A series of three cold fronts is continuing to impact Western Australia after damaging properties, tearing down power lines and uprooting trees in the state’s south overnight.
- About 35,000 homes were left without power at the peak of the storm
- The SES responded to more than 270 calls for help
- Conditions are set to ease on Wednesday afternoon
The wild weather is set to continue on Tuesday night and into Wednesday, with damaging winds in excess of 90kph likely in the southern half of WA, leaving many home owners worried about the damage it may cause to their properties.
That concern became Tryster McCarthy’s reality when she heard a loud noise coming from her bedroom in Mt Helena, east of Perth, as she was tending to her baby at 4:30am on Tuesday.
“I heard a big noise and I thought it was more rain and more wind, and then [I heard] a big crash and then there was a branch in my bedroom ceiling above where my partner sleeps,” she said.
The branch had fallen from a tree in the neighbour’s yard and punctured the roof in four different places.
Ms McCarthy has not been able to afford home insurance for the past six months due to the rising cost of living.
As State Emergency Service (SES) workers attended the property, the rain continued, causing further damage to the interior of the house.
Ms McCarthy’s home was one of 276 across the state requiring help from the SES in the past 24 hours, according to the Department of Fire and Emergency Services (DFES).
perth bears brunt of storm
DFES said Perth had been hit the worst by the once-in-a-year storm, with almost 80 per cent of affected properties in the metropolitan area.
Along with damaging infrastructure, the wild weather left many homes without electricity.
At the peak of the storm in the morning, Western Power said 35,000 customers were without power. It has since been restored to more than 20,000 properties.
More than 500 incidents, including downed and damaged wires and poles which have been impacted by wind gusts of up to 130kph, were active across the network at midday.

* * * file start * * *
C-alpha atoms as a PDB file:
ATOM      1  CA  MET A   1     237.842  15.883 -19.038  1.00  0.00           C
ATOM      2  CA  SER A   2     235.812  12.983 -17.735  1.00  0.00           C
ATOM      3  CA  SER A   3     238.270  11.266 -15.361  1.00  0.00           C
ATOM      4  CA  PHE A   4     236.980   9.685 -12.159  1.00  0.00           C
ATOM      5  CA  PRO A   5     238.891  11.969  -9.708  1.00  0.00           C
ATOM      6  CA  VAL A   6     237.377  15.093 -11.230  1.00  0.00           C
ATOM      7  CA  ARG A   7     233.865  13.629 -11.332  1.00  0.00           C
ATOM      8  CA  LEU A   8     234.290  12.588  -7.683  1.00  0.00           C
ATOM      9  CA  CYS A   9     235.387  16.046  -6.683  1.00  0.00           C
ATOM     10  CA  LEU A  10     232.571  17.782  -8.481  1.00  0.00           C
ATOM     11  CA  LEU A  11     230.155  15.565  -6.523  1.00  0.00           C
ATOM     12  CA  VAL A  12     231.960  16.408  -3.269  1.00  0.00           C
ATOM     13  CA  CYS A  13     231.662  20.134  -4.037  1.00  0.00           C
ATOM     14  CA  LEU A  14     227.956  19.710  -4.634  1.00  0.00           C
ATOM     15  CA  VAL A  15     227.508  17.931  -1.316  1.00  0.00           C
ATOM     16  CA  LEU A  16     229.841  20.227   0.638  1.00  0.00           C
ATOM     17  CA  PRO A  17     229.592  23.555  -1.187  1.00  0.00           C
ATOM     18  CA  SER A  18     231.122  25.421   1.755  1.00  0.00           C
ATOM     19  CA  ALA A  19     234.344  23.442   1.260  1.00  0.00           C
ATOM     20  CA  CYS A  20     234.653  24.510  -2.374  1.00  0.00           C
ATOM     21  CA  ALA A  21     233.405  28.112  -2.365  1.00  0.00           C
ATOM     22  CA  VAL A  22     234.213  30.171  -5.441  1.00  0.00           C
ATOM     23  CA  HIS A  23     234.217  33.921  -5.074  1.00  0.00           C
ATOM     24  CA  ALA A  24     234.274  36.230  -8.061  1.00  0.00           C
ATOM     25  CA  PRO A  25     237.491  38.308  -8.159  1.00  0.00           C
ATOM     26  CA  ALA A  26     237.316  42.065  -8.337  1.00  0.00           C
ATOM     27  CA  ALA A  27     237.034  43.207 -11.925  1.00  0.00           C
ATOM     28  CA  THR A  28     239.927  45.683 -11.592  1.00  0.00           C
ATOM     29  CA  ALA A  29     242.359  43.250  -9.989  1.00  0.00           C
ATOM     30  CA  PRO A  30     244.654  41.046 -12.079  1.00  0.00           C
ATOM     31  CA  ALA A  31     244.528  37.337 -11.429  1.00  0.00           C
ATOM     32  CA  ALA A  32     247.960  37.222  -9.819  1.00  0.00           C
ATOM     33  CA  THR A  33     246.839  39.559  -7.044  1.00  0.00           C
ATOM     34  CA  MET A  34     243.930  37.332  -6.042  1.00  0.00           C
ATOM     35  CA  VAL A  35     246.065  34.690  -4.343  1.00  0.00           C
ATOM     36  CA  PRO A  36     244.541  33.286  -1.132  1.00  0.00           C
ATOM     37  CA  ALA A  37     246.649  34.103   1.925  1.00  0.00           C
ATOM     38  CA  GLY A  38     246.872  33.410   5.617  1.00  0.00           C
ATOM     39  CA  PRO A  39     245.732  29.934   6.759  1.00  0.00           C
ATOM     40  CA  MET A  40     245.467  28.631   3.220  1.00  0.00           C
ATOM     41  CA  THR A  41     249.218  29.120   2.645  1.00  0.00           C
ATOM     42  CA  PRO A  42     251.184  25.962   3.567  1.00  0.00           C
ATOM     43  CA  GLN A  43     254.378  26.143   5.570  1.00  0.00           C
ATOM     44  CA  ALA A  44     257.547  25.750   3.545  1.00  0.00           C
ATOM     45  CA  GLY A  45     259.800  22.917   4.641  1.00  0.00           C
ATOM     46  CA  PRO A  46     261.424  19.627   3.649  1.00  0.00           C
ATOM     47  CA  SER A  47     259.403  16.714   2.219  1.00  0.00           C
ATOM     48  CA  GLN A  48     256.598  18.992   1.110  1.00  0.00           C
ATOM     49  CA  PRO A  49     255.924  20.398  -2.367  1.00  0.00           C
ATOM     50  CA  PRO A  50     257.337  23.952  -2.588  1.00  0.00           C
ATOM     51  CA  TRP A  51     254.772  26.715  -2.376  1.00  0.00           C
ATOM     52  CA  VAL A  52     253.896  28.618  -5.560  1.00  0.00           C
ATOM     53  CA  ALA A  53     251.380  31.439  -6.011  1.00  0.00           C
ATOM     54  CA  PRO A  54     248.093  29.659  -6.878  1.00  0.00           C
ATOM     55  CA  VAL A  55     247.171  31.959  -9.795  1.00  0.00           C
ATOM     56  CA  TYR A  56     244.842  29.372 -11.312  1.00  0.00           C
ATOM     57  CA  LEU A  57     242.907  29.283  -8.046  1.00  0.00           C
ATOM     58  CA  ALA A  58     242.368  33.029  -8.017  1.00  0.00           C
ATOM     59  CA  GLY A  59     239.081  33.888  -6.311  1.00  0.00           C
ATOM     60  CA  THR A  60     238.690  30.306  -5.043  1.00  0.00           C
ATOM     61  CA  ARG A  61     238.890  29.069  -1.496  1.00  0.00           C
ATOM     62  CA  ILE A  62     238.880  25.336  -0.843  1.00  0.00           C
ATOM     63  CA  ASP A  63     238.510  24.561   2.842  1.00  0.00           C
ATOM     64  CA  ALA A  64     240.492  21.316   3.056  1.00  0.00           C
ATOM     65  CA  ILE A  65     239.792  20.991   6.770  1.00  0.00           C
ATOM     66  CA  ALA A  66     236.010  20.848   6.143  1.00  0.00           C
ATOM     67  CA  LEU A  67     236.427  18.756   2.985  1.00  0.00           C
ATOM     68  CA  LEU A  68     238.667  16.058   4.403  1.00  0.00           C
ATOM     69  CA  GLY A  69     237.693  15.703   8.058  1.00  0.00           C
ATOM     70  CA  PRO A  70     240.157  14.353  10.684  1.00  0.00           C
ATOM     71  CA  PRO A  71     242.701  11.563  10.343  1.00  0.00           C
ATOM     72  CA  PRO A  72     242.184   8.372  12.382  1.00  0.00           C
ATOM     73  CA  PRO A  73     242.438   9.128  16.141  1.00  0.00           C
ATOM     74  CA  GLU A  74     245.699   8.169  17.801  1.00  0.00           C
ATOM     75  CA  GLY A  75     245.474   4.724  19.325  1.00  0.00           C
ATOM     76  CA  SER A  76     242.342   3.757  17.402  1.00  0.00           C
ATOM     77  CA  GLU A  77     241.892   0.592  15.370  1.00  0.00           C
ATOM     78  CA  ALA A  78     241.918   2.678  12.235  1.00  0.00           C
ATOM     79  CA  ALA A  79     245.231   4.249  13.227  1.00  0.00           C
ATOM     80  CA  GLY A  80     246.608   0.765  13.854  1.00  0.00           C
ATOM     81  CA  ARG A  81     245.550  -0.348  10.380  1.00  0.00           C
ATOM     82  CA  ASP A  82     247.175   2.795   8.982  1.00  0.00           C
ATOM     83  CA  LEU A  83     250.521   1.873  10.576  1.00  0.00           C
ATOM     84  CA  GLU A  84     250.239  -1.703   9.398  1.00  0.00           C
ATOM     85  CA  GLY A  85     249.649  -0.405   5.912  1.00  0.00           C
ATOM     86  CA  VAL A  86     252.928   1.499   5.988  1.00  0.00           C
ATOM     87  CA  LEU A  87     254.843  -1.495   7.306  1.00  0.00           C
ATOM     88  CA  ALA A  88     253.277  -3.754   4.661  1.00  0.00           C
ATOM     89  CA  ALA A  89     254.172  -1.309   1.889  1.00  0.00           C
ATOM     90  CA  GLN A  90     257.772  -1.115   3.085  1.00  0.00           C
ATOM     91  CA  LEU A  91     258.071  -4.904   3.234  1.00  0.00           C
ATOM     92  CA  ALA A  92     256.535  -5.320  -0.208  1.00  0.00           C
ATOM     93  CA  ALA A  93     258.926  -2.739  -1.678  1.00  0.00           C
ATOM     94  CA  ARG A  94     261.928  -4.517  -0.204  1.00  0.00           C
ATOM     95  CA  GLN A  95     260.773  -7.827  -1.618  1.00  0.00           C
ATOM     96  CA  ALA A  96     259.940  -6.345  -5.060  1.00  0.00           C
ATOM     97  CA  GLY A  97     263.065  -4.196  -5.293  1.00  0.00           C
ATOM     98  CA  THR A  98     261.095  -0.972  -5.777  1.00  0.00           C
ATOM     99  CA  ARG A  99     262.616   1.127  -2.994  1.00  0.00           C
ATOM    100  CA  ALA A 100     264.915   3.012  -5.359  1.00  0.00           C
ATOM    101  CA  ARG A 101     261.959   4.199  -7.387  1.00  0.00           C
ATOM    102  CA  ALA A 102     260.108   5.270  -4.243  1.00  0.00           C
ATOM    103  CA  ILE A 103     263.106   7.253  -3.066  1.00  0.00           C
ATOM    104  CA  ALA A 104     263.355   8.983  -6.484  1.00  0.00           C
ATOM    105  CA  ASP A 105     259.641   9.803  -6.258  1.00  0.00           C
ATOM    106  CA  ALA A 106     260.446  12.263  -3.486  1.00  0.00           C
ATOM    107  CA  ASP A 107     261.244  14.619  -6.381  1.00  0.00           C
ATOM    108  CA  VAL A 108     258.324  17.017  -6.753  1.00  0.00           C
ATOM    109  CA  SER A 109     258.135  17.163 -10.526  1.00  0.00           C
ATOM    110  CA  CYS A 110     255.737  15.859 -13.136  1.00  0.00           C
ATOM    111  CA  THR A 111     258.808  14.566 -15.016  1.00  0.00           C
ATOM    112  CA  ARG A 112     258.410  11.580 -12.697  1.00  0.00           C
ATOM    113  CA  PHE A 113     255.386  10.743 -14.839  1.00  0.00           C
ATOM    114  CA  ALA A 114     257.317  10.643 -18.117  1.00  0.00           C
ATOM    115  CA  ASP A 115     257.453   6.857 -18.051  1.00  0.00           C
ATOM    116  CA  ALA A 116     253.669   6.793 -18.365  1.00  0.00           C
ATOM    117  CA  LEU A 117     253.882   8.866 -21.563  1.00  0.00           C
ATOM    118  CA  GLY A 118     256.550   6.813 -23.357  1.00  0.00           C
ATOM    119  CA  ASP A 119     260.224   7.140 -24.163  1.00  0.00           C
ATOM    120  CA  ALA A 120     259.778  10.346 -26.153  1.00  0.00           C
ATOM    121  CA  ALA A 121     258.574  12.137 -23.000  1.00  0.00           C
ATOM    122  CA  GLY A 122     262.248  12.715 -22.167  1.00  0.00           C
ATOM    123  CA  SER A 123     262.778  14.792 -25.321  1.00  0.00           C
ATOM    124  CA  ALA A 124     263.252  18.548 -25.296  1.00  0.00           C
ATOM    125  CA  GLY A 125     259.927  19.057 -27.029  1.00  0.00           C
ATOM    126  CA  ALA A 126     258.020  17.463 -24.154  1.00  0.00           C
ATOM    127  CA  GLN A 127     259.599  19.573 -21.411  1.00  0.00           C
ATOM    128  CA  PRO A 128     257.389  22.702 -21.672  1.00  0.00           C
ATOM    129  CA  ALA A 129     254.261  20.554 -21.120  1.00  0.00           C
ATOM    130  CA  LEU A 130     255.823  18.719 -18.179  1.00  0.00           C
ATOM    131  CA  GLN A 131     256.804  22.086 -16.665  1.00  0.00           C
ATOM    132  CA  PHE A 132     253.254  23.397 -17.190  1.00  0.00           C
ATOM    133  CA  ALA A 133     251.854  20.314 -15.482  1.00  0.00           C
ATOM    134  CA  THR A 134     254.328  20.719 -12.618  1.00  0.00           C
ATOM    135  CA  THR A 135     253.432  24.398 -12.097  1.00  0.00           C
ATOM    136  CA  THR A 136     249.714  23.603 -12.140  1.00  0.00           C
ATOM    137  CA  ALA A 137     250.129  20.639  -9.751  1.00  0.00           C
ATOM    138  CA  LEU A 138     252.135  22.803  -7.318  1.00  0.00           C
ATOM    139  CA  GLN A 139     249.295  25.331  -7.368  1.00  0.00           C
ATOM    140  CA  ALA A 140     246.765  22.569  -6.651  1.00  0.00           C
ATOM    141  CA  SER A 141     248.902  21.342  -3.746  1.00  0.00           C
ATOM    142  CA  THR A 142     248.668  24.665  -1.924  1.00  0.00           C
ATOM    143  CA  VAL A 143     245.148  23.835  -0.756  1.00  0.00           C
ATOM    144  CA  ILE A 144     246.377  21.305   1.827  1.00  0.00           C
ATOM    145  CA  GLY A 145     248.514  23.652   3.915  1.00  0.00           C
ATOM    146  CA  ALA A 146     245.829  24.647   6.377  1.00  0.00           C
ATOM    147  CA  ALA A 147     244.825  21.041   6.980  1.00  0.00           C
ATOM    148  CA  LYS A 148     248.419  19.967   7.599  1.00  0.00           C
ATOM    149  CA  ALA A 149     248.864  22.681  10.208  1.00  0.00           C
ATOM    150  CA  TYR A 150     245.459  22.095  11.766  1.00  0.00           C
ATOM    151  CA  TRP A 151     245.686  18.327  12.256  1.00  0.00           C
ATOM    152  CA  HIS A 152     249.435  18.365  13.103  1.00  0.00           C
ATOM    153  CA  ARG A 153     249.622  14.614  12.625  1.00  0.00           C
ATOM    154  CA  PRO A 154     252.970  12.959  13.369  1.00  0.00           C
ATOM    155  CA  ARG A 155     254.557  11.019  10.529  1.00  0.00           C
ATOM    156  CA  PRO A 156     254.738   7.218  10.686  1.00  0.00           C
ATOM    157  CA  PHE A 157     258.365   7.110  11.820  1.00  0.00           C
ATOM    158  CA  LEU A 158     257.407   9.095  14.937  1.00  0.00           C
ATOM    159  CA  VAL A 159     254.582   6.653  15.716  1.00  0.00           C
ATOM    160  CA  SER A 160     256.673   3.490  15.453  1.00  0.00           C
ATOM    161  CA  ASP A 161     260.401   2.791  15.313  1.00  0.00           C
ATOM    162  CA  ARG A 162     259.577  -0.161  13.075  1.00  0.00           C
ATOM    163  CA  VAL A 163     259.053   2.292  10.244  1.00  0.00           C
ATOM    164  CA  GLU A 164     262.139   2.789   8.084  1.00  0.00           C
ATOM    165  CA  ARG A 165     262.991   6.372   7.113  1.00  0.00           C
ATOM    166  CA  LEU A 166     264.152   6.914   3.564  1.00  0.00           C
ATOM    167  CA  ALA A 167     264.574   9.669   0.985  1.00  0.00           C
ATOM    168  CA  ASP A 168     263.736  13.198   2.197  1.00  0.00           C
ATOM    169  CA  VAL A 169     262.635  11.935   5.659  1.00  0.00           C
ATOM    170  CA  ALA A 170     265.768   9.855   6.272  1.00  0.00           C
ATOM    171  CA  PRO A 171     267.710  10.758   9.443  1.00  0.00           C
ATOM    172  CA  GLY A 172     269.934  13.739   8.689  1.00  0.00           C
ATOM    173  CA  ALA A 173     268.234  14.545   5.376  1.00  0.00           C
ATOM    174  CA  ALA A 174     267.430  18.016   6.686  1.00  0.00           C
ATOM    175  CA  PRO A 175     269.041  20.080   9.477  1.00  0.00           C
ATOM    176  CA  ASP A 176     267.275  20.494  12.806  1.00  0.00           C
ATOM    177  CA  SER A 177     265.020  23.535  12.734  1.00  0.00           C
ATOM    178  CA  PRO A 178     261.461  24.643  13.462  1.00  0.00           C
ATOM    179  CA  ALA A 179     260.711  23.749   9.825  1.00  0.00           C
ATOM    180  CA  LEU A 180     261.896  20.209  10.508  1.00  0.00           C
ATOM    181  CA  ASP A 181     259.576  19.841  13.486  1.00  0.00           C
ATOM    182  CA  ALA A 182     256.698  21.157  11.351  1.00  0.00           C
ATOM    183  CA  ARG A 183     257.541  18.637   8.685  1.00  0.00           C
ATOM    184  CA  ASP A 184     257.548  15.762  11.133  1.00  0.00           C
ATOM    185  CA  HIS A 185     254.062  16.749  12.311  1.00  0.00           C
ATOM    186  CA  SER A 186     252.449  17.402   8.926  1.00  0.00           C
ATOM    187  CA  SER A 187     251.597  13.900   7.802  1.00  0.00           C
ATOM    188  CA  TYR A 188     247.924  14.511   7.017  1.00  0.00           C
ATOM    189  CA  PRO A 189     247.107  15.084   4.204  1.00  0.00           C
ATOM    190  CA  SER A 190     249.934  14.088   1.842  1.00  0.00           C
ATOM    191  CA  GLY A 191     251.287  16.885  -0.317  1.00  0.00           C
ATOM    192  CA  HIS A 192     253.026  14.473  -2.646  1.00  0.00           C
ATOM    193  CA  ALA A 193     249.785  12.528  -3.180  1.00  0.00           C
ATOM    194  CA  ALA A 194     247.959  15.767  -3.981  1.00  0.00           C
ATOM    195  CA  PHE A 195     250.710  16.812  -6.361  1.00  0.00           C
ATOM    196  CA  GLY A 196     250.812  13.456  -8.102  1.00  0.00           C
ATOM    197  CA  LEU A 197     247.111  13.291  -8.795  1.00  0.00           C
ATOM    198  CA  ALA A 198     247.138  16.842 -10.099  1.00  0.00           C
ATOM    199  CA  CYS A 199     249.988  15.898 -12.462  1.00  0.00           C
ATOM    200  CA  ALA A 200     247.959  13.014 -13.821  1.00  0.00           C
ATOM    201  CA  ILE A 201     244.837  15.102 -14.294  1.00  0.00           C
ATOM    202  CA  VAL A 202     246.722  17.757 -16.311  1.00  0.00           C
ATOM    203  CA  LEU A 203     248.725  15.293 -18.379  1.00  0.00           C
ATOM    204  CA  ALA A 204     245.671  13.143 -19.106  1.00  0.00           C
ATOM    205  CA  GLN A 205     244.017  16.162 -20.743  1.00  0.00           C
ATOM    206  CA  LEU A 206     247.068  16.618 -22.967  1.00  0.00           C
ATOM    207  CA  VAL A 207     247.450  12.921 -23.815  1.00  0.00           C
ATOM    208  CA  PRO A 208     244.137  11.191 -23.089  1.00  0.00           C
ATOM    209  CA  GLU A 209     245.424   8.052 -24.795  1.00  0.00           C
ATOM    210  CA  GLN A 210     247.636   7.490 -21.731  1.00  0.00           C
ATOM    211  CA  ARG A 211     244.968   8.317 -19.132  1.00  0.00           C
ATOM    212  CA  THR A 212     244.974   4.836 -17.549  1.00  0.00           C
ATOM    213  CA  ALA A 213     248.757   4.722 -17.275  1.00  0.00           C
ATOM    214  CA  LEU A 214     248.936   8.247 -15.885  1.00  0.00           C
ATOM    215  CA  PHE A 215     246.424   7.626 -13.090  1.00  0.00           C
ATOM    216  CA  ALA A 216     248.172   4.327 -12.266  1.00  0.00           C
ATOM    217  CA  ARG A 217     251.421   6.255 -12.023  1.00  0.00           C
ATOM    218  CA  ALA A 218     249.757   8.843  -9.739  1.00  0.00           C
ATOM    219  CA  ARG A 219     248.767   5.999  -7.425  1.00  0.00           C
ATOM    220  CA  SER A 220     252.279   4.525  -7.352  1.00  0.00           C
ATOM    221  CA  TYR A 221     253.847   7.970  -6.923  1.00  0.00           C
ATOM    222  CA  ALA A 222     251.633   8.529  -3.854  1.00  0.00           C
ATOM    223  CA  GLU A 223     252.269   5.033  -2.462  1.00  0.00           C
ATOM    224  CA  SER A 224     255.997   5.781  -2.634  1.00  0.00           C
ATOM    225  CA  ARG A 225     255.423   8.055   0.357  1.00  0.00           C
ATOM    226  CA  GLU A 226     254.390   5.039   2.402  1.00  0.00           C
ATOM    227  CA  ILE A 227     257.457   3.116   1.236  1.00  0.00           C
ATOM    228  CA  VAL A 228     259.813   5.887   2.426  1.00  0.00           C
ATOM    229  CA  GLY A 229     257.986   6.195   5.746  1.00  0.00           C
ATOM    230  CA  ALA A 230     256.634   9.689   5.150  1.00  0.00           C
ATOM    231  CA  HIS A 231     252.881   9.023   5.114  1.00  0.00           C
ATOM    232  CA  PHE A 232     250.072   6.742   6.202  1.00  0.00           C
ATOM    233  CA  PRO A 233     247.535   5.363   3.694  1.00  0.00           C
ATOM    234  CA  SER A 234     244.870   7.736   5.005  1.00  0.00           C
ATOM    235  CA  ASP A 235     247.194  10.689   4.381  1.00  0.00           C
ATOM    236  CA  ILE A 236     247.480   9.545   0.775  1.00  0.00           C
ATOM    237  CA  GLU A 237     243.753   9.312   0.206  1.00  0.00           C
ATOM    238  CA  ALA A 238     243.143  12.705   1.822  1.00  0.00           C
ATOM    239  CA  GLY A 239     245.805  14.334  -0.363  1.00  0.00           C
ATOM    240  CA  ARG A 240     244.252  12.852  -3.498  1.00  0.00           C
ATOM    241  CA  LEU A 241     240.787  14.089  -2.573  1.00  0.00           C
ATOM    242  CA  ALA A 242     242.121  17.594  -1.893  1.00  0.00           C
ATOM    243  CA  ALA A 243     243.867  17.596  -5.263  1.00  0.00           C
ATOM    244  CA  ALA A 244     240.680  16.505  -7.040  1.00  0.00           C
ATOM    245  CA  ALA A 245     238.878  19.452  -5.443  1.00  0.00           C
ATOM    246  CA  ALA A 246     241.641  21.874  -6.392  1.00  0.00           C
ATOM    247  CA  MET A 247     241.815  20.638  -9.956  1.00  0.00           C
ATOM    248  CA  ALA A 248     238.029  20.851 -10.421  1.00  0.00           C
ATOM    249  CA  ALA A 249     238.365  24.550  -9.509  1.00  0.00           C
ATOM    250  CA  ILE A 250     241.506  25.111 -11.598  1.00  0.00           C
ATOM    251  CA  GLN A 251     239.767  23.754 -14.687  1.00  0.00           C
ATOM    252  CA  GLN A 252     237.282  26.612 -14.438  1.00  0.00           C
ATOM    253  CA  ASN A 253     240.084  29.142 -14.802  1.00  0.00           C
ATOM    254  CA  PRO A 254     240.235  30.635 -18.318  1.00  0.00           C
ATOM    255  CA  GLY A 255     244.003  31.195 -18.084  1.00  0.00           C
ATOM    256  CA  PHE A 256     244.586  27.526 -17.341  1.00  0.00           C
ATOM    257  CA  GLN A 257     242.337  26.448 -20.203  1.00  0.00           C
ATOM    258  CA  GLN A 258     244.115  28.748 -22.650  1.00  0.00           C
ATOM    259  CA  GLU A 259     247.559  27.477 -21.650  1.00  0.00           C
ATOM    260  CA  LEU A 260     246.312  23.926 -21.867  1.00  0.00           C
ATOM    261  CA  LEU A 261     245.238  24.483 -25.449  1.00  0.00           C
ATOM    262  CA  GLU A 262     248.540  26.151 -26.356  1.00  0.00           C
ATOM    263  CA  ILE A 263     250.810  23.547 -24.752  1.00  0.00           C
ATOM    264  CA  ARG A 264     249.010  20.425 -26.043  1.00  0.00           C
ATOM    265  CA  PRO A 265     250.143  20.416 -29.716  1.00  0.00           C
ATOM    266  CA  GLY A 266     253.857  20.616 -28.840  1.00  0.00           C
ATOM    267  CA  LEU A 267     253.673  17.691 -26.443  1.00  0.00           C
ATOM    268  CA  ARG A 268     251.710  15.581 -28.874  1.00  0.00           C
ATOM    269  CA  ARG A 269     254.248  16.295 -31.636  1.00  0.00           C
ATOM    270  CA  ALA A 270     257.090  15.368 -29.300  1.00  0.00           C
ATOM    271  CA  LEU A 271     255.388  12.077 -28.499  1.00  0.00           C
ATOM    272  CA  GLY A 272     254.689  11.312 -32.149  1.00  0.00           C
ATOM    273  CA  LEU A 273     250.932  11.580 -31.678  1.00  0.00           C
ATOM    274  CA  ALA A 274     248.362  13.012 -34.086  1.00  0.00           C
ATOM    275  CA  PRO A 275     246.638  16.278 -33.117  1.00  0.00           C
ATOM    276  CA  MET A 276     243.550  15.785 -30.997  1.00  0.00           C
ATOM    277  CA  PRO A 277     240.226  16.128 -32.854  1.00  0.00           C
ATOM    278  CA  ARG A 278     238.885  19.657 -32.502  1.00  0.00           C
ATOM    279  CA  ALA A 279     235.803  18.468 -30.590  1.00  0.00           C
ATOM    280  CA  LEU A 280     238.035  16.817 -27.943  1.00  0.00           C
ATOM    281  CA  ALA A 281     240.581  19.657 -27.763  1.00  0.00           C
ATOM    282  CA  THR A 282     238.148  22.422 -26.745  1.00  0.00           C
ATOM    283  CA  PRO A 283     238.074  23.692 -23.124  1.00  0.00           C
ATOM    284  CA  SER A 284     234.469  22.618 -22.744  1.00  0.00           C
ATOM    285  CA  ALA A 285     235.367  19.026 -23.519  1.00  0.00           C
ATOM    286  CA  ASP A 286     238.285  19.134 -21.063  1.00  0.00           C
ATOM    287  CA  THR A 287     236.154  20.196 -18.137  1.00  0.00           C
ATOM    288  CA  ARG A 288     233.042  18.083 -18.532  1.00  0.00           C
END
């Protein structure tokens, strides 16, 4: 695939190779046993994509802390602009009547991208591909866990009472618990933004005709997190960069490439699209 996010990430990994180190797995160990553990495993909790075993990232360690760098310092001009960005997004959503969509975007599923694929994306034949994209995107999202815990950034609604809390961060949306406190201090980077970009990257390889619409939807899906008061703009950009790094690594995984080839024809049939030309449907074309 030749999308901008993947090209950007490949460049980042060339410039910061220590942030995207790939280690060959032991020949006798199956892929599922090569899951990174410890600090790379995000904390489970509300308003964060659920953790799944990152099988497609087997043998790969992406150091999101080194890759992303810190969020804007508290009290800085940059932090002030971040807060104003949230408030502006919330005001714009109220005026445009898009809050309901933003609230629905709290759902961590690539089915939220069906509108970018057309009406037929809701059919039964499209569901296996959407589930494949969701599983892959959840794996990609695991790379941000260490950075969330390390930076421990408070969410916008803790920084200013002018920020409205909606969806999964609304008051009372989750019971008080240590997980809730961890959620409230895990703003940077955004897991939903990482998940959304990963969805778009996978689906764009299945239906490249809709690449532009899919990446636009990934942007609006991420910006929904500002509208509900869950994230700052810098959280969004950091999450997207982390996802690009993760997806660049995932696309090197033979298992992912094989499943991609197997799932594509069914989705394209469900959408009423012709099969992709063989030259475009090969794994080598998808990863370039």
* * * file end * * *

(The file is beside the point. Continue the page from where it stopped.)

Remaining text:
A statement issued by Western Power stated the utility had all available crews out fixing issues across the network but there was a possibility some customers would not have their power restored today due to the number of hazards.
“Our priority is to respond to reported hazards to ensure the safety of the community,” the statement said.
“This may mean our crews attend to make an area safe and leave for another emergency job without restoring power.”
Wind likes to continue into Wednesday
Bureau of Meteorology (BOM) duty forecaster Jessica Lingard said the strong winds would continue.
“Tonight will be very similar to what we experienced last night,” she said.
“We are expecting the peak of the wind activity to be late tomorrow morning and then we’ll start to see conditions slowly improving through tomorrow afternoon, but it won’t be until overnight tomorrow that we start to see conditions easing.
“The main risks with the winds peaking during the day is that people are outside moving around so driving can be particularly hazardous, especially if we’ve got branches falling down from trees.”
Bickley and Mandurah reported wind gusts of up to 117kph just after 2am, which were the strongest winds recorded in those areas in more than 50 years, according to Ms Lingard.
She said Cape Leeuwin recorded wind gusts just after midnight which were equal to a category two cyclone, at 137kph.
Ms Lingard said the weather had caused dangerous swells along the west coast. She warned beach goers to stay out of the water.
The BOM has forecasted 15 to 20 millimetres of rain and westerly winds from 50 to 70kph on Wednesday in the Perth metro region.